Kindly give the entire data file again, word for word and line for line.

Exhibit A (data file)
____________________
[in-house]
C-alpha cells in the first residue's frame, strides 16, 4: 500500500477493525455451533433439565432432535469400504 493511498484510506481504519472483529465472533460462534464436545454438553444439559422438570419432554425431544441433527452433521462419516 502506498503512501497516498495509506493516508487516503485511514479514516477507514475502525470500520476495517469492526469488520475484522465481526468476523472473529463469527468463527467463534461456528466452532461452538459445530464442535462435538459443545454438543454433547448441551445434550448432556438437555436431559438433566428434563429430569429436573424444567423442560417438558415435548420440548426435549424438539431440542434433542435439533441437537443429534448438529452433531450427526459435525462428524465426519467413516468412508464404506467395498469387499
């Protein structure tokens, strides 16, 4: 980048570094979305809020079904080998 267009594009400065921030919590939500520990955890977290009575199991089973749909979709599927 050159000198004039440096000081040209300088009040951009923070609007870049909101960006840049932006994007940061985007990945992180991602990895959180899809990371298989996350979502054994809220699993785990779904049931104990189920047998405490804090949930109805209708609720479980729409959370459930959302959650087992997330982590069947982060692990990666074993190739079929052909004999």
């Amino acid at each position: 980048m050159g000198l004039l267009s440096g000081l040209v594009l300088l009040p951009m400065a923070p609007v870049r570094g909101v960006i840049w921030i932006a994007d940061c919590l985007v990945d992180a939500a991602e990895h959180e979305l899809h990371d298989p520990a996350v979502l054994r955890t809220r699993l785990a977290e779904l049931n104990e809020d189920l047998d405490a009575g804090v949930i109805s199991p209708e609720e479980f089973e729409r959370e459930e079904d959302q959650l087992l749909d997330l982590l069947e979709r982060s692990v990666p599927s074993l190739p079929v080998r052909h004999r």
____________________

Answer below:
[in-house]
C-alpha cells in the first residue's frame, strides 16, 4: 500500500477493525455451533433439565432432535469400504 493511498484510506481504519472483529465472533460462534464436545454438553444439559422438570419432554425431544441433527452433521462419516 502506498503512501497516498495509506493516508487516503485511514479514516477507514475502525470500520476495517469492526469488520475484522465481526468476523472473529463469527468463527467463534461456528466452532461452538459445530464442535462435538459443545454438543454433547448441551445434550448432556438437555436431559438433566428434563429430569429436573424444567423442560417438558415435548420440548426435549424438539431440542434433542435439533441437537443429534448438529452433531450427526459435525462428524465426519467413516468412508464404506467395498469387499
């Protein structure tokens, strides 16, 4: 980048570094979305809020079904080998 267009594009400065921030919590939500520990955890977290009575199991089973749909979709599927 050159000198004039440096000081040209300088009040951009923070609007870049909101960006840049932006994007940061985007990945992180991602990895959180899809990371298989996350979502054994809220699993785990779904049931104990189920047998405490804090949930109805209708609720479980729409959370459930959302959650087992997330982590069947982060692990990666074993190739079929052909004999």
């Amino acid at each position: 980048m050159g000198l004039l267009s440096g000081l040209v594009l300088l009040p951009m400065a923070p609007v870049r570094g909101v960006i840049w921030i932006a994007d940061c919590l985007v990945d992180a939500a991602e990895h959180e979305l899809h990371d298989p520990a996350v979502l054994r955890t809220r699993l785990a977290e779904l049931n104990e809020d189920l047998d405490a009575g804090v949930i109805s199991p209708e609720e479980f089973e729409r959370e459930e079904d959302q959650l087992l749909d997330l982590l069947e979709r982060s692990v990666p599927s074993l190739p079929v080998r052909h004999r």